Some parasites have taken the simple life to whole new extremes.
Scientists have recently discovered a strange, mind-controlling worm that is missing some of the most basic genes in the animal kingdom.
Ironically, the extremely long and thin ‘hair worm’ (also known as a ‘horse worm’) does not have the ‘hairs’ at the cellular level that allow most animal cells to move, sense or filter liquids.
These microscopic filaments are called cilia and they extend from the surface of almost every cell in the human body.
But somehow, someway, two distant species of hairworms – one based on fresh water (Acutogordius australensis) and one based on saline (Nectonema Munidae) – have learned to live without these vital appendages.
According to a team of researchers from Harvard University, the University of Copenhagen, and the Field Museum of Chicago, the two species are missing about 30 percent of the genes thought to be responsible for the development of cilia across almost all animal groups.
The authors concluded that a distant common ancestor of hairworms must have lost these genes long ago. But why they did so is a mystery.
“Cilia are organelles, small structures at the cellular level, which are present basically throughout all animals and even more widely, in protozoa and in some plants and fungi,” explains Field Museum evolutionary biologist Mr. Cunha.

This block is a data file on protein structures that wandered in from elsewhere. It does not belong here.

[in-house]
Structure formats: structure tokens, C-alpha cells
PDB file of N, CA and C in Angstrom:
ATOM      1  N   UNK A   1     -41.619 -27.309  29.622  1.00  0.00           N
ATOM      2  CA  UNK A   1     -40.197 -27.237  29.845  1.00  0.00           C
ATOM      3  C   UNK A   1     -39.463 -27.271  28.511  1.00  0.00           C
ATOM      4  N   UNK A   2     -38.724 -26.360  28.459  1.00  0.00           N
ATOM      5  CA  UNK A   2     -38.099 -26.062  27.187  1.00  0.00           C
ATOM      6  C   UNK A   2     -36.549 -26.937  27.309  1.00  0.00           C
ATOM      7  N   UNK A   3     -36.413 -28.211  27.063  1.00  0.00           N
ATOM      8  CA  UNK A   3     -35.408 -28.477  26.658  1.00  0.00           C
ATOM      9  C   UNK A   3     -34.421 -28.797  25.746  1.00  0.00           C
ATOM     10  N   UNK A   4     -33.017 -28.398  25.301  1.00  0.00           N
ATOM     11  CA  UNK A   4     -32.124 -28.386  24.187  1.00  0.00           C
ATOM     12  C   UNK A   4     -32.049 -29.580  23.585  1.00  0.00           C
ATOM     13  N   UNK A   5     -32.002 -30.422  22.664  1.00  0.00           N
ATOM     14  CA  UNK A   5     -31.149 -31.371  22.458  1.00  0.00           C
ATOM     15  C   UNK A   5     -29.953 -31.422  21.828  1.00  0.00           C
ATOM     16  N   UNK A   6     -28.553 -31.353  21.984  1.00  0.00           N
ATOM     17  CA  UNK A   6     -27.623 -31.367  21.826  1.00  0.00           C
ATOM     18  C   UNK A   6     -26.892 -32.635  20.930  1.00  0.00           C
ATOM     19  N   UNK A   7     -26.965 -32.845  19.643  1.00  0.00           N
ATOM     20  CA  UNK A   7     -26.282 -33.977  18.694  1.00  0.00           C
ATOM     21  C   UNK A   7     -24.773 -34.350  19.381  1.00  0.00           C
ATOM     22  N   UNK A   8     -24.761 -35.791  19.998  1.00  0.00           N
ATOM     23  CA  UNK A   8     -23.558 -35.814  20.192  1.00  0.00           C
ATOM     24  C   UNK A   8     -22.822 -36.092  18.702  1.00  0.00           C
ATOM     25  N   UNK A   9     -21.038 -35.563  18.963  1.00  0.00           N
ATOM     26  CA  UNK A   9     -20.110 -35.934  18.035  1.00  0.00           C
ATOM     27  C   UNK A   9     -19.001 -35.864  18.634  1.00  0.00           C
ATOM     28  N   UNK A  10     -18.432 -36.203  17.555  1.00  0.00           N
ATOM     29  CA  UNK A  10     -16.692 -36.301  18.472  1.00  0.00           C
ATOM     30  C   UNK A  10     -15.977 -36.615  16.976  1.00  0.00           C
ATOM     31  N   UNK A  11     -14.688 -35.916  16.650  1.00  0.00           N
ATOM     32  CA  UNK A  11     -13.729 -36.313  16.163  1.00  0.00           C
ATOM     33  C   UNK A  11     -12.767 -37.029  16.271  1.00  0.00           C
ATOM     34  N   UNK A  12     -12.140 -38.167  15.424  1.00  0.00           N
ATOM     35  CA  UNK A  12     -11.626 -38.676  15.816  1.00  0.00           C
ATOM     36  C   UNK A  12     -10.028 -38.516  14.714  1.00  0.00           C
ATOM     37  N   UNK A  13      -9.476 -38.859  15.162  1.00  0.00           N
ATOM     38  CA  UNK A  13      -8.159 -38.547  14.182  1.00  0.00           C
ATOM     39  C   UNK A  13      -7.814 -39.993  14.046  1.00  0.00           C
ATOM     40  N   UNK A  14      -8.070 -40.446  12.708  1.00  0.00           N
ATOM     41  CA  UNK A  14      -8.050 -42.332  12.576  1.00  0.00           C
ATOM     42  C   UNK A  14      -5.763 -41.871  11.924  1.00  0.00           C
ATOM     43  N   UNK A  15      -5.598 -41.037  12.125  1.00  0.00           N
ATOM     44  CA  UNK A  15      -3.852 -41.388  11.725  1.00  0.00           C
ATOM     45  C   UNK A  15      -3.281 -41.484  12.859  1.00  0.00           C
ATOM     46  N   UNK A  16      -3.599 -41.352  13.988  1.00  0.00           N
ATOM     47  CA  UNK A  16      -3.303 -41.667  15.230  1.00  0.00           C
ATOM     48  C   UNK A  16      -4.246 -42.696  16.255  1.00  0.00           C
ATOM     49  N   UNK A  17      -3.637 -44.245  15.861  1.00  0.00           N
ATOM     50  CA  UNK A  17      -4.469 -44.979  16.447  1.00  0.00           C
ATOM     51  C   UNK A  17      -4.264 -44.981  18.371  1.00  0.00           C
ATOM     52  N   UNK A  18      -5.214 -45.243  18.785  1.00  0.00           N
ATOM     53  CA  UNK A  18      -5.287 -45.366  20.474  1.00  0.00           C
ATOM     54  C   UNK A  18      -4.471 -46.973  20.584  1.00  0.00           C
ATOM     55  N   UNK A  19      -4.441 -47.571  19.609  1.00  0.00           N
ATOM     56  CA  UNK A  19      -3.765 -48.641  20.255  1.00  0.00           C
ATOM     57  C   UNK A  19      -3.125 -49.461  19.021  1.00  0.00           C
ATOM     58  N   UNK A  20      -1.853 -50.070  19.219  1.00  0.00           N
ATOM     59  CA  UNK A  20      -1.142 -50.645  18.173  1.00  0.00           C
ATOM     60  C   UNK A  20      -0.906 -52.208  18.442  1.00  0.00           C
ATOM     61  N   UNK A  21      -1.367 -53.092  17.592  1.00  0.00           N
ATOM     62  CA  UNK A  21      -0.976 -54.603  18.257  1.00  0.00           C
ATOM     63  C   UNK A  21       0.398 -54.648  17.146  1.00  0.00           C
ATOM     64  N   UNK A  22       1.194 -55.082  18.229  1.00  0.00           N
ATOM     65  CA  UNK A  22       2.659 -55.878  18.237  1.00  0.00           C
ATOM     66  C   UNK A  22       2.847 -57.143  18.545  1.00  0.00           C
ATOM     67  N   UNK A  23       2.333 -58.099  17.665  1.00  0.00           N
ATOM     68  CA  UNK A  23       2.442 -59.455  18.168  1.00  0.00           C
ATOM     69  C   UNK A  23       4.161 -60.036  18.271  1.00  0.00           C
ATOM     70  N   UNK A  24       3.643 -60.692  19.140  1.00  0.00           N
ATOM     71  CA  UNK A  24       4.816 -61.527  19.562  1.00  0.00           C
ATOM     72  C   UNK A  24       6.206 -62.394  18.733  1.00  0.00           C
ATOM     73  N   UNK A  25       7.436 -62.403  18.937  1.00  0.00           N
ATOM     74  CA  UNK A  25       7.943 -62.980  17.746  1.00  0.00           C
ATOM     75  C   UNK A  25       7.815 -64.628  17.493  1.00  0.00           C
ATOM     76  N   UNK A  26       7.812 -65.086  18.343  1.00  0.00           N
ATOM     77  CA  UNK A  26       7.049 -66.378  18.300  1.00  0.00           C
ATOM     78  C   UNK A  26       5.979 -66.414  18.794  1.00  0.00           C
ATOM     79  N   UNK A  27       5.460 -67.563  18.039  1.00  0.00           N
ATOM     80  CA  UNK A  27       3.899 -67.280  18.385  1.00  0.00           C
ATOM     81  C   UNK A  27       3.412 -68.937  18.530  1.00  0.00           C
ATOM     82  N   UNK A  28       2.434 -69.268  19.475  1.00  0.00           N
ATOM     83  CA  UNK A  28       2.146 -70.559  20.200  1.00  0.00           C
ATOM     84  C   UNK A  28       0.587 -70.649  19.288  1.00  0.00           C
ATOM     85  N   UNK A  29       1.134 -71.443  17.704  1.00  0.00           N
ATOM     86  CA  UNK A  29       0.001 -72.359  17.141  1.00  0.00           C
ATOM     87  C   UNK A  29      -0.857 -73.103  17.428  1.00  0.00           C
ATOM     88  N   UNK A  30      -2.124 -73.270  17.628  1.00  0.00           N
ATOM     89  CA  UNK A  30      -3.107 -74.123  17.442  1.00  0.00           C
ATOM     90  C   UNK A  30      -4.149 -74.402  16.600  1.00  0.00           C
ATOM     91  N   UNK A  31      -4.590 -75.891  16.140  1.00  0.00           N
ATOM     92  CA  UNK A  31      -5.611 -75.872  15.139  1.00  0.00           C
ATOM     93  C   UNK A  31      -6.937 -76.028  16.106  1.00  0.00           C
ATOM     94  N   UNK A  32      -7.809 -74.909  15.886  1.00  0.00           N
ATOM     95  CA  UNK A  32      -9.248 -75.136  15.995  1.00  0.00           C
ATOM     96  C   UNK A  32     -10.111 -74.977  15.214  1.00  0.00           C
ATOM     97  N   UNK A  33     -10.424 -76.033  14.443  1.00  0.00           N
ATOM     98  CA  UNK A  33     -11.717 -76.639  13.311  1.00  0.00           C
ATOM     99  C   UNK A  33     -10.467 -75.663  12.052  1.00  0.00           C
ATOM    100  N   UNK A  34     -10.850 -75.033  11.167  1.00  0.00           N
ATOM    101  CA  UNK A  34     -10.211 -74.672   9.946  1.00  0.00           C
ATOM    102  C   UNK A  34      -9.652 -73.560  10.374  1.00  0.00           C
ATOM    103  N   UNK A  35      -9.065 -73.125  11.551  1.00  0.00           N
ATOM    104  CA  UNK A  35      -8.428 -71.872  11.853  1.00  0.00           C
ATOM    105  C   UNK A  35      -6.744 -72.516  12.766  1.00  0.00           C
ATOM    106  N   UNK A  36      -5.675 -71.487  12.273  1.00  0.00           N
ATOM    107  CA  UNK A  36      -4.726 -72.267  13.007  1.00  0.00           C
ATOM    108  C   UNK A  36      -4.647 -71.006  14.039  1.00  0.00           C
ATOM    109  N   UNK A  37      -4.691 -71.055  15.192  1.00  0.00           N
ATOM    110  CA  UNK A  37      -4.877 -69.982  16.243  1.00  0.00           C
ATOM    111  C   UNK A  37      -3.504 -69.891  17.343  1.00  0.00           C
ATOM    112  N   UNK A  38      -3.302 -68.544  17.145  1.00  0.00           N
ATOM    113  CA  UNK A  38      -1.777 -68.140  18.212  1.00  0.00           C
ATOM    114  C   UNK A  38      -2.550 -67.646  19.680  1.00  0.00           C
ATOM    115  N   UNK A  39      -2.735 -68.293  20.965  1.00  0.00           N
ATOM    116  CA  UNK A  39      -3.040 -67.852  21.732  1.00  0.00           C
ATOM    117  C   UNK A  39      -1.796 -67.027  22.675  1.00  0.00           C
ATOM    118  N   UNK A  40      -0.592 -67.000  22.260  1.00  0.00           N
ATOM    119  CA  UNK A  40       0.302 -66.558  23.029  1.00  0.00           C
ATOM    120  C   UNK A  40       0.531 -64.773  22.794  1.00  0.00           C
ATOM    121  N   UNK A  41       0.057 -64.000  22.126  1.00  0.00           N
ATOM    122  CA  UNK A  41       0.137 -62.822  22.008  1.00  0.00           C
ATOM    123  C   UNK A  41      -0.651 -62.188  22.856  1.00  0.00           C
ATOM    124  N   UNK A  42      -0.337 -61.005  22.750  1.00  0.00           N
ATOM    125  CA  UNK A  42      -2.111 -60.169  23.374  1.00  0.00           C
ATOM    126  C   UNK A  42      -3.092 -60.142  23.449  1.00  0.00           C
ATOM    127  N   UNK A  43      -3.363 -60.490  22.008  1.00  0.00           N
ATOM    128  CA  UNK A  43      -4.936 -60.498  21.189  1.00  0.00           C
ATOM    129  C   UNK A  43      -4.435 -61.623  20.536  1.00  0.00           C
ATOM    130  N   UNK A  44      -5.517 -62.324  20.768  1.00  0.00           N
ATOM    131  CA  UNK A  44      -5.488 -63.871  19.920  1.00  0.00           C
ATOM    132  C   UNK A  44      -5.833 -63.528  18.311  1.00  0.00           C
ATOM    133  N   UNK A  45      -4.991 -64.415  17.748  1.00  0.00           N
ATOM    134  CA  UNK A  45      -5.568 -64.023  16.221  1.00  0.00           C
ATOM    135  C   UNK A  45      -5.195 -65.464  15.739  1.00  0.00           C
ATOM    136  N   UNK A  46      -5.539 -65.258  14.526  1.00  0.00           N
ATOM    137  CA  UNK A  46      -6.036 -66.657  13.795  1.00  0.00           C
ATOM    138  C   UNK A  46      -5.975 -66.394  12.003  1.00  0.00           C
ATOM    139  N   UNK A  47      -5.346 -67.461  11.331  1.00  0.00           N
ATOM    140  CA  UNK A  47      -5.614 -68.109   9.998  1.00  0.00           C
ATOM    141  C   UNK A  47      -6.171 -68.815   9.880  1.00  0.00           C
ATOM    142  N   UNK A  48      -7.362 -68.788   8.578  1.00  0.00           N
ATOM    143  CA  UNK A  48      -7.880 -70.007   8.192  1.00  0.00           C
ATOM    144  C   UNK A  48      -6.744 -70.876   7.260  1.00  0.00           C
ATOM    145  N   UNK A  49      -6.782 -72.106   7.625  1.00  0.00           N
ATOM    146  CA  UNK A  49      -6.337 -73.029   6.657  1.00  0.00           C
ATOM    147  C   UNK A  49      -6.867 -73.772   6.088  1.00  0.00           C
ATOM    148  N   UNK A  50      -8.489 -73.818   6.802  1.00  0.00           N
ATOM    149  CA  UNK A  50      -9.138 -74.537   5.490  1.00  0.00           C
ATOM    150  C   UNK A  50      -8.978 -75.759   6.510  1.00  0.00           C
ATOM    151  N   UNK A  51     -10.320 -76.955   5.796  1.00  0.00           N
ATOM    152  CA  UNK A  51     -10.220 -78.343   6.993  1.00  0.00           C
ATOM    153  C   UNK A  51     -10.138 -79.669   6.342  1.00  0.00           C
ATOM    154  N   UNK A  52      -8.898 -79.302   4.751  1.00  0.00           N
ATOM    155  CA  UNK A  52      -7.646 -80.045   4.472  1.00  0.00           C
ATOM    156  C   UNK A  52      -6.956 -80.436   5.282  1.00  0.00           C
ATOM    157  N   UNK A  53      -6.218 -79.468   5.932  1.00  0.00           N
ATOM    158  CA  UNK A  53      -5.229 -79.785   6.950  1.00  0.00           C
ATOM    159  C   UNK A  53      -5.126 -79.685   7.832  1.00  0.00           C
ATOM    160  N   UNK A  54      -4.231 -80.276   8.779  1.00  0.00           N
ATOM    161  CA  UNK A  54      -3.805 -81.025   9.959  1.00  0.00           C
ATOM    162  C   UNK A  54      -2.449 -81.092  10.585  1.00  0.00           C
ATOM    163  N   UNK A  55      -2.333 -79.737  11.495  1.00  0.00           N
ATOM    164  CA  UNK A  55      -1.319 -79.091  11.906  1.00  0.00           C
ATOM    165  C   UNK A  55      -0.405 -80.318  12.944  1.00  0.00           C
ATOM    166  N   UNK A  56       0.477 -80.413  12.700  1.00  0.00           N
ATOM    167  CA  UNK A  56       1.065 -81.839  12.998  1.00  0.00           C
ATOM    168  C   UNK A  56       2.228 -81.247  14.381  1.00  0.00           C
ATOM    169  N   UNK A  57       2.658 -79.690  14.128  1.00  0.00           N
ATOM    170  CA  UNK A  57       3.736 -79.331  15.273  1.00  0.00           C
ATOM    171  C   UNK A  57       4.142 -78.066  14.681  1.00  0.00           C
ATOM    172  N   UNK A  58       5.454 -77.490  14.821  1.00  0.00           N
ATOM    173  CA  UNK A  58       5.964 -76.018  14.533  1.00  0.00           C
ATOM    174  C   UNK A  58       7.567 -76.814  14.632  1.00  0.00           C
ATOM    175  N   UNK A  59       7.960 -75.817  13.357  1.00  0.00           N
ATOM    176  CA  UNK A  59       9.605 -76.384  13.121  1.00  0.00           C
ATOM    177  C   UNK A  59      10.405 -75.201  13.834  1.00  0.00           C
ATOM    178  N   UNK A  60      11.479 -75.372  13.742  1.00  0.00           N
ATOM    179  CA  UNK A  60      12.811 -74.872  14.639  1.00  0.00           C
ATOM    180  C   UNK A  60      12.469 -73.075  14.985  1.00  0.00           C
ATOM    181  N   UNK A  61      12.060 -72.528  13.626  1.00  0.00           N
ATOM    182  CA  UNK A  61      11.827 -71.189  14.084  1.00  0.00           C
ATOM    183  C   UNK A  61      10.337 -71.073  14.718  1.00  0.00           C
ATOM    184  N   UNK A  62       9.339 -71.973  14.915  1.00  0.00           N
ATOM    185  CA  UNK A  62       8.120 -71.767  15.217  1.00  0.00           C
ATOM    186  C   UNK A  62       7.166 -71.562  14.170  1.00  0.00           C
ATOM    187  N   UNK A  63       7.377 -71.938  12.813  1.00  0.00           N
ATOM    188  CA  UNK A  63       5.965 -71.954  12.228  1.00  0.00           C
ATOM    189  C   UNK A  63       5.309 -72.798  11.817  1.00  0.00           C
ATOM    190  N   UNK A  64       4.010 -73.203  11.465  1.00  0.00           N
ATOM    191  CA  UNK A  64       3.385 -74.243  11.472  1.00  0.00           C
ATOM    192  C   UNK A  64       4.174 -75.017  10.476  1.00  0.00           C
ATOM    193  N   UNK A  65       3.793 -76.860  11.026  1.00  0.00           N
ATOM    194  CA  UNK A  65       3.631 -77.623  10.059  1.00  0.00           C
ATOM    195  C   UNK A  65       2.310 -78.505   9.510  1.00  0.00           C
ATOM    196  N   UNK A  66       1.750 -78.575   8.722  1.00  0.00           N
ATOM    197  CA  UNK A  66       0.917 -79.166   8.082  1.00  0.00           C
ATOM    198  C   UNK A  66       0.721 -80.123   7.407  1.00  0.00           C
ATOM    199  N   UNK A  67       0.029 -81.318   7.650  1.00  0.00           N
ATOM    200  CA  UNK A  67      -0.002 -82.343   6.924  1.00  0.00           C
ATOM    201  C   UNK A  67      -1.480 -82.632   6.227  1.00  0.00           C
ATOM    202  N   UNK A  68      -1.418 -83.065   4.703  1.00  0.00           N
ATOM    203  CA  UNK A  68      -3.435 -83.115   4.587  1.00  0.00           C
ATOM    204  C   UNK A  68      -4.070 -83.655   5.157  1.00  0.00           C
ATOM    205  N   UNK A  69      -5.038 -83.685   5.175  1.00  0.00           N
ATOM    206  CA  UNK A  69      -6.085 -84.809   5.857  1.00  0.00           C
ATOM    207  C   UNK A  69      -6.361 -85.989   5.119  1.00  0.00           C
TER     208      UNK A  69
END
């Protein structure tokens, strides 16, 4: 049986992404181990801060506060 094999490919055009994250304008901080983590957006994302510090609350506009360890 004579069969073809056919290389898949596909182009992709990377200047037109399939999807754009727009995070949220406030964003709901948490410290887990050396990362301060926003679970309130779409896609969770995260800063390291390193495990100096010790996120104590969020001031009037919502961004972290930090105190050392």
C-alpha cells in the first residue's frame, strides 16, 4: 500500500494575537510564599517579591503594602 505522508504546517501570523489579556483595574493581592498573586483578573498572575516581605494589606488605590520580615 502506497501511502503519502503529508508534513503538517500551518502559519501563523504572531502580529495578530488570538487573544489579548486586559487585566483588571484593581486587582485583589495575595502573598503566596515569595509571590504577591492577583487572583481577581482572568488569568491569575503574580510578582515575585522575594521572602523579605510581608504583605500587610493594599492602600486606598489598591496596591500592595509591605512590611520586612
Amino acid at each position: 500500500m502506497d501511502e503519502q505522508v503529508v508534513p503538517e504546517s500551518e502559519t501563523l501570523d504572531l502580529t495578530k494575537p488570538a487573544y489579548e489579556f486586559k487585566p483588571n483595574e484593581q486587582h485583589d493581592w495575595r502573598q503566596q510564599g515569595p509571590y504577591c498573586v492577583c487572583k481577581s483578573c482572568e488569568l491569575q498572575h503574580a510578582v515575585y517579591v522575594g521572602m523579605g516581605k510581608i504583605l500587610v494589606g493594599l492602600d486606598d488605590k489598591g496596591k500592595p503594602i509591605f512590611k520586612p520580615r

“So they are present across a wide variety of life on Earth.”
But the hairworm is special.
In the animal kingdom, it is parasites are not uncommon be missing many of the genes. Like the hairworm, many of these creatures lack excretory, respiratory or circulatory systems. Instead, they rely on the bodies of other animals to do most of the hard work.
In evolutionary biology, if an animal doesn’t use a structure or function, they tend to lose it gradually while reclaiming the cost it requires.
However, the existence of null genes for cellular cilia is remarkable. Hairworm sperm do not even have a tail-like filamentous projection.
“There are plenty of other parasitic organisms that lack these specific genes, so we can’t say that the genes are missing because of their parasitic lifestyle,” say Cunha.
Researchers had previously noticed that hairworms lacked cilia in some cells. But until now, it was not clear if this pattern existed across all cells of the parasite in all stages of its life.
“Now with the genomes, we saw that they actually lack the genes that produce cilia in other animals – they don’t have the machinery to make cilia in the first place,” explains Cunha.
“The loss probably happened early in the group’s evolution, and they’re continuing that way.”
The authors hope their study will help scientists further explore the “genomic mechanisms underlying parasitism” to show how these webbed creatures pull off their entire body surfaces.
After invading a cricket’s brain, maturing hairworms eat the insect from the inside out, sparing enough of its body to keep it alive.
Once they’ve had their fill, the hairworm triggers the cricket’s nervous system, moving the host in spurts towards a body of water.
When its grumpy pupa is drowned, the worm jumps ship, crawling out of the cricket’s body in long, thin skins so it can reproduce.
Something in this macabre reproductive process may require specialized sensory organs that have no use for cilia. Future investigations into this strange puppet master will no doubt continue to reveal why he is so unique.
The study was published in Current Biology.